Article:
Se quanto infino a qui di lei si dice fosse conchiuso tutto in una loda, poca sarebbe a fornir questa vice. La bellezza ch’io vidi si trasmoda non pur di là da noi, ma certo io credo che solo il suo fattor tutta la goda. Da questo passo vinto mi concedo più che già mai da punto di suo tema soprato fosse comico o tragedo: ché, come sole in viso che più trema, così lo rimembrar del dolce riso la mente mia da me medesmo scema. Dal primo giorno ch’i’ vidi il suo viso in questa vita, infino a questa vista, non m’è il seguire al mio cantar preciso; ma or convien che mio seguir desista più dietro a sua bellezza, poetando, come a l’ultimo suo ciascuno artista. Cotal qual io la lascio a maggior bando che quel de la mia tuba, che deduce l’ardüa sua matera terminando . . . (Par. 30.16-36)
If that which has been said of her so far were all contained within a single praise, it would be much too scant to serve me now. The loveliness I saw surpassed not only our human measure—and I think that, surely, only its Maker can enjoy it fully. I yield: I am defeated at this passage more than a comic or a tragic poet has ever been by a barrier in his theme; for like the sun that strikes the frailest eyes, so does the memory of her sweet smile deprive me of the use of my own mind. From that first day when, in this life, I saw her face, until I had this vision, no thing ever cut the sequence of my song, but now I must desist from this pursuit, in verses, of her loveliness, just as each artist who has reached his limit must. So she, in beauty (as I leave her to a herald that is greater than my trumpet, which nears the end of its hard theme) . . .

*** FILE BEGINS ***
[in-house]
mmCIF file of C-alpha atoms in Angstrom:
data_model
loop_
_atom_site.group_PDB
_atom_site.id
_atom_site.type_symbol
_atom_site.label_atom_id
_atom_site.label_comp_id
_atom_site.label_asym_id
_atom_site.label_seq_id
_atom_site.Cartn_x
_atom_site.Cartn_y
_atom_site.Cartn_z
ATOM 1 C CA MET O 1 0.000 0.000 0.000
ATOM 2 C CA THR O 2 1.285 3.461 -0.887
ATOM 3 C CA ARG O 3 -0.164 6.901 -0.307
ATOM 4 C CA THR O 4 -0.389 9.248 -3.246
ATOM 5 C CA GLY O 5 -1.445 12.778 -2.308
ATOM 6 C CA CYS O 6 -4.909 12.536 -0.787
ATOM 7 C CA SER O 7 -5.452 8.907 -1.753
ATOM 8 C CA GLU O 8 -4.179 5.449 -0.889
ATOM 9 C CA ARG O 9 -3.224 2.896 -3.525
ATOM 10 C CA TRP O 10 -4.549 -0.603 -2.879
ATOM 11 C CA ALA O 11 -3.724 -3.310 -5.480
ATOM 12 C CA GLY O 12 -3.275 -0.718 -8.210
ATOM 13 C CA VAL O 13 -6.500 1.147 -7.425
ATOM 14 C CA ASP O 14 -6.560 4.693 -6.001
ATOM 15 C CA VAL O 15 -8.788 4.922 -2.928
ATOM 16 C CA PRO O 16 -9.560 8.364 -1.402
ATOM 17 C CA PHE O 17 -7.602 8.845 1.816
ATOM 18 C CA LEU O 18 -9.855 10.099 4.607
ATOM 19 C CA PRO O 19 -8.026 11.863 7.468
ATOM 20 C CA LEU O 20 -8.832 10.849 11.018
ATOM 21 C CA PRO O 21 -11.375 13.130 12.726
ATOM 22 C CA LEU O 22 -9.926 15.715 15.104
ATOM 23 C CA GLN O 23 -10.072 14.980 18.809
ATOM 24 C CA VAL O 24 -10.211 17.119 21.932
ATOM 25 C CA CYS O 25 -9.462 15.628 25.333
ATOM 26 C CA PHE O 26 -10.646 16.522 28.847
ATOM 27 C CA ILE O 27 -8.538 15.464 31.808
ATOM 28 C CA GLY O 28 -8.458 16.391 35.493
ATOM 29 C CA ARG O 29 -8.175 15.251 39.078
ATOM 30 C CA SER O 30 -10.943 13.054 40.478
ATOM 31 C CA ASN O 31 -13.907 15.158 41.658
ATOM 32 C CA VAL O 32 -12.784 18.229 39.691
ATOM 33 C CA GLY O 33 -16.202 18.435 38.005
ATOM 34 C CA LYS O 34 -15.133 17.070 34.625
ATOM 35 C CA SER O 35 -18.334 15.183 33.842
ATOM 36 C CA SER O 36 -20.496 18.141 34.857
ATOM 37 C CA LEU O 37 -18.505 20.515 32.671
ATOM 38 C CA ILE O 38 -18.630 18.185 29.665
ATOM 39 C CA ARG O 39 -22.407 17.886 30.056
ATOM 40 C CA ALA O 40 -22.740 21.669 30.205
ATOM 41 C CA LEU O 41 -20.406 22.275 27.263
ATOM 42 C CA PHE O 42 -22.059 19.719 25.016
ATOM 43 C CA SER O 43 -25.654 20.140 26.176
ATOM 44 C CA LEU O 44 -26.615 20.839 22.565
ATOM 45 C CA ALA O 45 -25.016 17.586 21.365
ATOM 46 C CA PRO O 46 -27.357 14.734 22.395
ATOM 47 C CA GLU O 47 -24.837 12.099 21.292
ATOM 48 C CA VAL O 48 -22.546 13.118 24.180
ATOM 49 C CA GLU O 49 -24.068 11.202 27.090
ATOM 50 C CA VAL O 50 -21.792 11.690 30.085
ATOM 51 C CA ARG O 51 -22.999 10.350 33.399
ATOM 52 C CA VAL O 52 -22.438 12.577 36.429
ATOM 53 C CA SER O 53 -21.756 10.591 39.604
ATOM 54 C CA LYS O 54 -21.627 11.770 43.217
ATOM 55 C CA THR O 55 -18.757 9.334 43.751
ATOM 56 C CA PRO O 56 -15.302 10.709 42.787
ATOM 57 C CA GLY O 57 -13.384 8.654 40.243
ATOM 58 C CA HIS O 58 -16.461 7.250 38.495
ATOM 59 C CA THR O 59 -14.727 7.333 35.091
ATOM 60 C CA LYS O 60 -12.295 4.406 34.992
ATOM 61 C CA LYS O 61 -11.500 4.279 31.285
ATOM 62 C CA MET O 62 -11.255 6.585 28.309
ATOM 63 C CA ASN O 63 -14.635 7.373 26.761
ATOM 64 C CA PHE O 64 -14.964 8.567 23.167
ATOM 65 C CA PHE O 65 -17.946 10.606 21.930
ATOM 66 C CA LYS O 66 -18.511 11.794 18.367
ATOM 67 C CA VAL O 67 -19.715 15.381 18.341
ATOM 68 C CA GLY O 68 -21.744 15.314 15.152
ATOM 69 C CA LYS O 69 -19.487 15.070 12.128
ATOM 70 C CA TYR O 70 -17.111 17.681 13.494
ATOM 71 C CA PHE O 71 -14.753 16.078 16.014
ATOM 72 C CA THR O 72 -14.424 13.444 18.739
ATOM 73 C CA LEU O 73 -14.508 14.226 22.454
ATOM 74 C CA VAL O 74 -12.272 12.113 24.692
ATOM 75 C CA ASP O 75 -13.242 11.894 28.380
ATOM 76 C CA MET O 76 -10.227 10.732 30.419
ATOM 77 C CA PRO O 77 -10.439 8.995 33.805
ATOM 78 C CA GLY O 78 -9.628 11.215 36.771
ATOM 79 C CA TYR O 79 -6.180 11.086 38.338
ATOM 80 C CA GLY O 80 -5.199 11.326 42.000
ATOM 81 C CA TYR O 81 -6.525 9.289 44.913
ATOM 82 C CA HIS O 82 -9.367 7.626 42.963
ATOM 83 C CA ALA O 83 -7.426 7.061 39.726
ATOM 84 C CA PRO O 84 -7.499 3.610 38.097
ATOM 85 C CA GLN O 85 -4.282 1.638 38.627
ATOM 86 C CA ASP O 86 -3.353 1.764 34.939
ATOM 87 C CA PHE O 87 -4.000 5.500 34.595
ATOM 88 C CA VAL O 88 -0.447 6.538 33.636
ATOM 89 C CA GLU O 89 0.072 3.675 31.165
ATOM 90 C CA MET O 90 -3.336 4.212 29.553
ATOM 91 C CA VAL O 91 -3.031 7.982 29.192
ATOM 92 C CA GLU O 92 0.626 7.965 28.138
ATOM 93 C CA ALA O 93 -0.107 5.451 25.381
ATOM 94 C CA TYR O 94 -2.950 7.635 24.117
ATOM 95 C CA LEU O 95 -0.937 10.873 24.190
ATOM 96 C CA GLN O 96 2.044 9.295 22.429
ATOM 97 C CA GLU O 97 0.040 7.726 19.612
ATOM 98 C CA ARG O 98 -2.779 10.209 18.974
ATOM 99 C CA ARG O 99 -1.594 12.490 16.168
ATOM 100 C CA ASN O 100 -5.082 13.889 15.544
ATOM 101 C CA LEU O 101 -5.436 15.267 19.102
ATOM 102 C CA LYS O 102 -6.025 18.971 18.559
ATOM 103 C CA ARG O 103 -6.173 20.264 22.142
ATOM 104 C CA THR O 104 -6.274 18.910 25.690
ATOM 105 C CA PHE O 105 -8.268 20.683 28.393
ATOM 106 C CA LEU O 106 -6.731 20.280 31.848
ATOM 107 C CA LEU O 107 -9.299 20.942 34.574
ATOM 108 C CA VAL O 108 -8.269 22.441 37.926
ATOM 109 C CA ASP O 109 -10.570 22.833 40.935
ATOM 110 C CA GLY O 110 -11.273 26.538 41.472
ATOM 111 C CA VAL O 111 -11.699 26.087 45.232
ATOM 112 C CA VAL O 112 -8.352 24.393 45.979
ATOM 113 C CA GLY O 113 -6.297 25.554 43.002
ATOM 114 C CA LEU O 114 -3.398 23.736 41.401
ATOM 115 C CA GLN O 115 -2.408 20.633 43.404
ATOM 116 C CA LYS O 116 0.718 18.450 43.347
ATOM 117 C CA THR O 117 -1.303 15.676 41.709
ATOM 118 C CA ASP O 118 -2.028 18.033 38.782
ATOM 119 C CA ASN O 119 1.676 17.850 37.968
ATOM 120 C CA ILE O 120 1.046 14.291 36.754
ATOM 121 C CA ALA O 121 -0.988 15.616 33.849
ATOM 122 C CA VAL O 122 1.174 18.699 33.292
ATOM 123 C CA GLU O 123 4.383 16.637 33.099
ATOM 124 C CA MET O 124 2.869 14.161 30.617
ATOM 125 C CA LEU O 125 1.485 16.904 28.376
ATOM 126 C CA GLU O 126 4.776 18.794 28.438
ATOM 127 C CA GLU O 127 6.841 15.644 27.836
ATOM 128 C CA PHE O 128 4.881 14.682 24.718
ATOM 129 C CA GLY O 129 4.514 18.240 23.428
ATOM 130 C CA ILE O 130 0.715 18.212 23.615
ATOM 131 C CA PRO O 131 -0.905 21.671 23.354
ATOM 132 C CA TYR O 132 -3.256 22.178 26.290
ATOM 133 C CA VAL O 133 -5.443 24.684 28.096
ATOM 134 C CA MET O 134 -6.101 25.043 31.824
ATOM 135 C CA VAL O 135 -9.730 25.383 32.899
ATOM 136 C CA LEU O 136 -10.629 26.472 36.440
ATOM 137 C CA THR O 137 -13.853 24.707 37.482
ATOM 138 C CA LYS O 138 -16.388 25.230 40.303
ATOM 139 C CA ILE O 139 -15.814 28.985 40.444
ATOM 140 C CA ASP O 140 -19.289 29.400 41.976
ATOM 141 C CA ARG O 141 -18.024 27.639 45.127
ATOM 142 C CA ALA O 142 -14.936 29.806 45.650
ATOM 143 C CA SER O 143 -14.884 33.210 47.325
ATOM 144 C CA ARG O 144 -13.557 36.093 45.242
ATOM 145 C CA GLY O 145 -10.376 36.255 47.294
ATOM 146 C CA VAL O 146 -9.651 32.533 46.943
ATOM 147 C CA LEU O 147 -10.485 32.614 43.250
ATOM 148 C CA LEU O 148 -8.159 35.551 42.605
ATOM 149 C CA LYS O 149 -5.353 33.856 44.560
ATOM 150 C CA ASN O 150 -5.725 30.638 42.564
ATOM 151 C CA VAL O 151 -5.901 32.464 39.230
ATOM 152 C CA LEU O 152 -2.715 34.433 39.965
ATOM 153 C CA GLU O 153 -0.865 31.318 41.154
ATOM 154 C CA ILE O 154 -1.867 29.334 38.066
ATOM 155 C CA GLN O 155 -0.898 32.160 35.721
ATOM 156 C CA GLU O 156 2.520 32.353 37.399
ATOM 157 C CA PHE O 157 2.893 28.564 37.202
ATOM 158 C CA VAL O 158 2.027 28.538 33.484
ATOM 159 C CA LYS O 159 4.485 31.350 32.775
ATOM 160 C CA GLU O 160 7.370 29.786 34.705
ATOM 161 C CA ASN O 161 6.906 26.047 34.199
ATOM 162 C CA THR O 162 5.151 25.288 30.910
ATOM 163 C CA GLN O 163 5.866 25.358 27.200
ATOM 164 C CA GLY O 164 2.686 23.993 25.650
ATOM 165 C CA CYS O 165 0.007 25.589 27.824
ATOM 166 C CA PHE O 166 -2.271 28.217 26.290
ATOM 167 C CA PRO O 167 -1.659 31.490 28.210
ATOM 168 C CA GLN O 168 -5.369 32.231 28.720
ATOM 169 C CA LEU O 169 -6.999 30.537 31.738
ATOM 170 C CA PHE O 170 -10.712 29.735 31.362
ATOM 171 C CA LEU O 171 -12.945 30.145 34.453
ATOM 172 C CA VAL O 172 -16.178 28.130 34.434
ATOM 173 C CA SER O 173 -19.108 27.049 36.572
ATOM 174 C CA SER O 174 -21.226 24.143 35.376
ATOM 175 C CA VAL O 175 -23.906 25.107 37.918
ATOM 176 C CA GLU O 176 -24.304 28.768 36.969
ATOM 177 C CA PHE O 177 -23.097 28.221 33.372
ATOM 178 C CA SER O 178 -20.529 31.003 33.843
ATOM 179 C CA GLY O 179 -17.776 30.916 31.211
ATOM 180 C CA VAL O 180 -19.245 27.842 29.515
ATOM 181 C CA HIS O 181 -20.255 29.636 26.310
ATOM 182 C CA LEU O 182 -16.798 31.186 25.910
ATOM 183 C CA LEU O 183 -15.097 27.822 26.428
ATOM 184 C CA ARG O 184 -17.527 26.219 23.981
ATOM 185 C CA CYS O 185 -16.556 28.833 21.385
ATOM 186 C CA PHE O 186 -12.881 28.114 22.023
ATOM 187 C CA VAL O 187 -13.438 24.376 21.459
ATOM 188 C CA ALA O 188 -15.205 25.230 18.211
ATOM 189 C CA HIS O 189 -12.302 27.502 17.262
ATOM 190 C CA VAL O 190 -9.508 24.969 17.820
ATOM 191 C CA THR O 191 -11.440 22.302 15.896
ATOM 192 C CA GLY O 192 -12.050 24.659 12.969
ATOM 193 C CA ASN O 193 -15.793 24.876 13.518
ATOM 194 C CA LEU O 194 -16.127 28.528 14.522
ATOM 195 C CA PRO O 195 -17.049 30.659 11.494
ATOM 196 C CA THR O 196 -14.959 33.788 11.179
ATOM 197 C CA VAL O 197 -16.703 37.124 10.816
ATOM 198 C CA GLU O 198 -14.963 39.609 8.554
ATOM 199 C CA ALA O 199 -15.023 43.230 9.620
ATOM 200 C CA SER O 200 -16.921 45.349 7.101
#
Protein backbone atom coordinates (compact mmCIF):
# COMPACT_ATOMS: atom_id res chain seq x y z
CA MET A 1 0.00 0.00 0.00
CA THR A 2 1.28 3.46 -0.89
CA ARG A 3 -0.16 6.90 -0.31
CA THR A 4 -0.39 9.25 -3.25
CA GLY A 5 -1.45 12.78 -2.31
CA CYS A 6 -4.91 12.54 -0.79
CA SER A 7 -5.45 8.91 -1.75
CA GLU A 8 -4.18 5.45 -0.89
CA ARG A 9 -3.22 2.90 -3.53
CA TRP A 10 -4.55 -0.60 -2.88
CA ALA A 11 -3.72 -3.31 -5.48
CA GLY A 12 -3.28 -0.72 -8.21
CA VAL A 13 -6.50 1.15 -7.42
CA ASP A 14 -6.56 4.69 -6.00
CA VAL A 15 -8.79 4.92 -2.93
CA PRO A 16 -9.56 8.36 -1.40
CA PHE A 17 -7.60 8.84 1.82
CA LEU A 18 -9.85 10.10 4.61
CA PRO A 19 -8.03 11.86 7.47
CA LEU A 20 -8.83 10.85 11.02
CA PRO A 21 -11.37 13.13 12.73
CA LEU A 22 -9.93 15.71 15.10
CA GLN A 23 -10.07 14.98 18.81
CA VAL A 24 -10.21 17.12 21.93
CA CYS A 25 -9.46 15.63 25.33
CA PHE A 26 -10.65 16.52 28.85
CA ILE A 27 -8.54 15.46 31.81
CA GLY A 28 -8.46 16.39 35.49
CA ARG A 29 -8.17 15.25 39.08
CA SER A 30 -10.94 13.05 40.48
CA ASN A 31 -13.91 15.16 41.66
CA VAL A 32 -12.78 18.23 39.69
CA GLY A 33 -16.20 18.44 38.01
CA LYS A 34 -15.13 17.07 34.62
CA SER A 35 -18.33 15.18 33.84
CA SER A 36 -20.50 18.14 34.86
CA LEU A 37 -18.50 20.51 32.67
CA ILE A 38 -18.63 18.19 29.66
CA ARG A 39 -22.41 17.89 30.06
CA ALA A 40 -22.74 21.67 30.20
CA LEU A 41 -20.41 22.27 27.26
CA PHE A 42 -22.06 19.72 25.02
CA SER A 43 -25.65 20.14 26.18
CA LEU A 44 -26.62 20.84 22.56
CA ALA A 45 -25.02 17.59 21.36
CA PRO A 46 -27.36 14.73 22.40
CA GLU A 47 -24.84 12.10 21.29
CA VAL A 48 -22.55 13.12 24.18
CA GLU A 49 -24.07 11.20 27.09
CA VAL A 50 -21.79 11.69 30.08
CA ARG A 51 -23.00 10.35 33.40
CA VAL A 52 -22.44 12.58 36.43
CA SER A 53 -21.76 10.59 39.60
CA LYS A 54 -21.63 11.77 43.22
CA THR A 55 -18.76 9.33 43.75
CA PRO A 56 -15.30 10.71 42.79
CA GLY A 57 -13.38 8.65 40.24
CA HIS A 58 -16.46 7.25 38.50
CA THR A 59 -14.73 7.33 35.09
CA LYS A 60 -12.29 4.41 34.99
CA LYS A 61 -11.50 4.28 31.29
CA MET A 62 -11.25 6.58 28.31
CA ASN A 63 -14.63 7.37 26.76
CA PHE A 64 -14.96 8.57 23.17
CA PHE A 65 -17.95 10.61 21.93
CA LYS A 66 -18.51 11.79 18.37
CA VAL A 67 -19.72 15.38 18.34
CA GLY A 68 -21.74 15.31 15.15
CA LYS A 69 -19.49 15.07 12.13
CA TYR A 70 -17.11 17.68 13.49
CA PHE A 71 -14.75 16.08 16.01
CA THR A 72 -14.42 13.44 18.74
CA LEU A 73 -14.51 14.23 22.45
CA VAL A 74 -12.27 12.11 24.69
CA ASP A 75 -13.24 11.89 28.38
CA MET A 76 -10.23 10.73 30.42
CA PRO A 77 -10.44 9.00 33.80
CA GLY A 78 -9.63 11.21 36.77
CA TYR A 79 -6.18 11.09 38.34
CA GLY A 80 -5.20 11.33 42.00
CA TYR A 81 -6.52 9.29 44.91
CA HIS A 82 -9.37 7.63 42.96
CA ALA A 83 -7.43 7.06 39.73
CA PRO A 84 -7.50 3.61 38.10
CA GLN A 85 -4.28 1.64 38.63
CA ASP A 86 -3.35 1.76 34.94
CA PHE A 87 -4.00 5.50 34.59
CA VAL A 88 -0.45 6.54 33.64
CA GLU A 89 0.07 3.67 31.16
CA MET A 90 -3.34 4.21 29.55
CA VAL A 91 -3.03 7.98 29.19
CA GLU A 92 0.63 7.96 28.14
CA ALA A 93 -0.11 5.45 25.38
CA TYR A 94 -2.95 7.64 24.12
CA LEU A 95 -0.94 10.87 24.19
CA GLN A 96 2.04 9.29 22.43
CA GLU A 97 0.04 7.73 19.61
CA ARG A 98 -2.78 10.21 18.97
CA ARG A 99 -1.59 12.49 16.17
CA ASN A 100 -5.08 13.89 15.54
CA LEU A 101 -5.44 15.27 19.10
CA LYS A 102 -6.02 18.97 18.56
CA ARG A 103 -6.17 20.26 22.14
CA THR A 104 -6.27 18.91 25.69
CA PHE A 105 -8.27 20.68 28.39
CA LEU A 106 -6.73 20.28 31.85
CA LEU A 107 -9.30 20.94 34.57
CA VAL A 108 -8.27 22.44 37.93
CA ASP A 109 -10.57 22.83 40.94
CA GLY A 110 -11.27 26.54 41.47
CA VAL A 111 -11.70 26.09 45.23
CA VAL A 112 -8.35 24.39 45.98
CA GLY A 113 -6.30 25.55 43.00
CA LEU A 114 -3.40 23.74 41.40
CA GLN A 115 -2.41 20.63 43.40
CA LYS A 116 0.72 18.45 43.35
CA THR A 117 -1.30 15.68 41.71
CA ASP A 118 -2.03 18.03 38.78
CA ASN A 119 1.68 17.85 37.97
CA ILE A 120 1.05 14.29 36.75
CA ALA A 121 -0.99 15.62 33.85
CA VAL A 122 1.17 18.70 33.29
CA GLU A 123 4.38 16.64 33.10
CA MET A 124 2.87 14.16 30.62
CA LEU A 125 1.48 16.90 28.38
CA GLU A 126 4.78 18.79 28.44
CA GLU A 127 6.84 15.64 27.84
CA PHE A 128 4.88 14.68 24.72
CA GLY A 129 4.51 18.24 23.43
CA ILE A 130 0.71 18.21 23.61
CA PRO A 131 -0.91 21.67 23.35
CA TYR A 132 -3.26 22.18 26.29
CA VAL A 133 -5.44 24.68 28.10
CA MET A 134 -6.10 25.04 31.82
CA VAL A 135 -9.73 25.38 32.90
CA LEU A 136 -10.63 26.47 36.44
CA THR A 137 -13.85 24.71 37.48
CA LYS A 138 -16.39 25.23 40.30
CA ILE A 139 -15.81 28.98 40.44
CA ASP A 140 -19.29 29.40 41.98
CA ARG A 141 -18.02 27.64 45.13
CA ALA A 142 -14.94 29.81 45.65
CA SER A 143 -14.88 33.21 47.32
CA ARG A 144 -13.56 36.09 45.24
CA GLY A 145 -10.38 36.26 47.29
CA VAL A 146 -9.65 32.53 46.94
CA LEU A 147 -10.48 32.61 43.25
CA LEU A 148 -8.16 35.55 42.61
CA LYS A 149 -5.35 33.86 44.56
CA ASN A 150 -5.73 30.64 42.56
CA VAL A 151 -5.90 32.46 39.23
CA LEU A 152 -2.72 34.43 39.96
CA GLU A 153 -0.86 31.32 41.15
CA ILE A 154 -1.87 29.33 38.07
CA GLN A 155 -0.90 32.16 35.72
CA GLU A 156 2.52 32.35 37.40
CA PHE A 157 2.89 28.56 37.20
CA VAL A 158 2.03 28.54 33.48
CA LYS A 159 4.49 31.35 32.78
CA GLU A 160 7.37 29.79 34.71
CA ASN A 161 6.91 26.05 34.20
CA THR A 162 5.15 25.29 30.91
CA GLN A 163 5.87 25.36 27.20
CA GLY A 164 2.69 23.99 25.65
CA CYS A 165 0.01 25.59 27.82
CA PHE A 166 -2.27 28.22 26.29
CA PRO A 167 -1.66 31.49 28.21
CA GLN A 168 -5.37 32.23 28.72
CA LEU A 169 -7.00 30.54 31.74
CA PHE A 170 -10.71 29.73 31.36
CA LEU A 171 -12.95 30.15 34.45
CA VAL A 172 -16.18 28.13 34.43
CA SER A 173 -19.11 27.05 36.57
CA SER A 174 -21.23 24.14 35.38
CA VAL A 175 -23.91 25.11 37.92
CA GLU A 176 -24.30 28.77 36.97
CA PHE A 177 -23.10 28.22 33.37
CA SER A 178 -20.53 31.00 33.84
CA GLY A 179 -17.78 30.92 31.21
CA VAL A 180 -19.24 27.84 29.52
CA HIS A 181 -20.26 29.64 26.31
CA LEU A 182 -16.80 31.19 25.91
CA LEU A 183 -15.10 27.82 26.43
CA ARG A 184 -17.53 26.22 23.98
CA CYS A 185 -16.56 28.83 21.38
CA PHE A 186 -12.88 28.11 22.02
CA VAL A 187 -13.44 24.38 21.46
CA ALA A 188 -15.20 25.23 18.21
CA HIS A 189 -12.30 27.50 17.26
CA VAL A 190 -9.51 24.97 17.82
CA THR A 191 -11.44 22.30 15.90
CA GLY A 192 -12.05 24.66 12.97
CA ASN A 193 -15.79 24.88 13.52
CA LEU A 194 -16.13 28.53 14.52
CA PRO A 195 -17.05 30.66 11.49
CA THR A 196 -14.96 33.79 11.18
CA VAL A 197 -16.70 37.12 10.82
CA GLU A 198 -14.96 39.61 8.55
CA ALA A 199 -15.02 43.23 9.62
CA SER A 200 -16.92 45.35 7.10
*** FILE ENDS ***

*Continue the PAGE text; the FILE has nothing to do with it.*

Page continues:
Much as the Commedia is the story of what Dante saw, it is also the story of the recounting of what Dante saw. And, although we have felt the arduousness of that recounting before—for instance in the acknowledgement at the beginning of Paradiso 25 that this poem has “made me lean through these long years”—never have we felt the longue durée of Dante’s heroic feat as in these verses of Paradiso 30.
After the poet’s interruption, Beatrice begins to speak and announces that they have left behind the Primum Mobile, the “maggior corpo” (matter’s largest sphere ), and have entered the “heaven that is pure light” (39). Her words are an extraordinary example of interwoven language, a miniaturized and distilled version of the Occitan technique of coblas capfinidas, in which the last word of a strophe is picked up in the first word of the next strophe. Here the last word of a verse becomes the first word of the next verse, spelling out luce/luce/amore/amore/letizia/letizia in a golden skein of shimmery language:
con atto e voce di spedito duce ricominciò: «Noi siamo usciti fore del maggior corpo al ciel ch’è pura luce: luce intellettual, piena d’amore; amor di vero ben, pien di letizia; letizia che trascende ogne dolzore.» (Par. 30.37-42)
and with the bearing of a guide whose work is done, she began again: “From matter's largest sphere, we now have reached the heaven of pure light, light of the intellect, light filled with love, love of true good, love filled with happiness, a happiness surpassing every sweetness.”
Attenuating the hierarchy of intellect over love that was imposed in Paradiso 28, these verses are a graphic and aural incarnation of head-tailed circularity, a textual Alpha and Omega that gathers the ongoing spiral of terza rima into a net of verbal unity.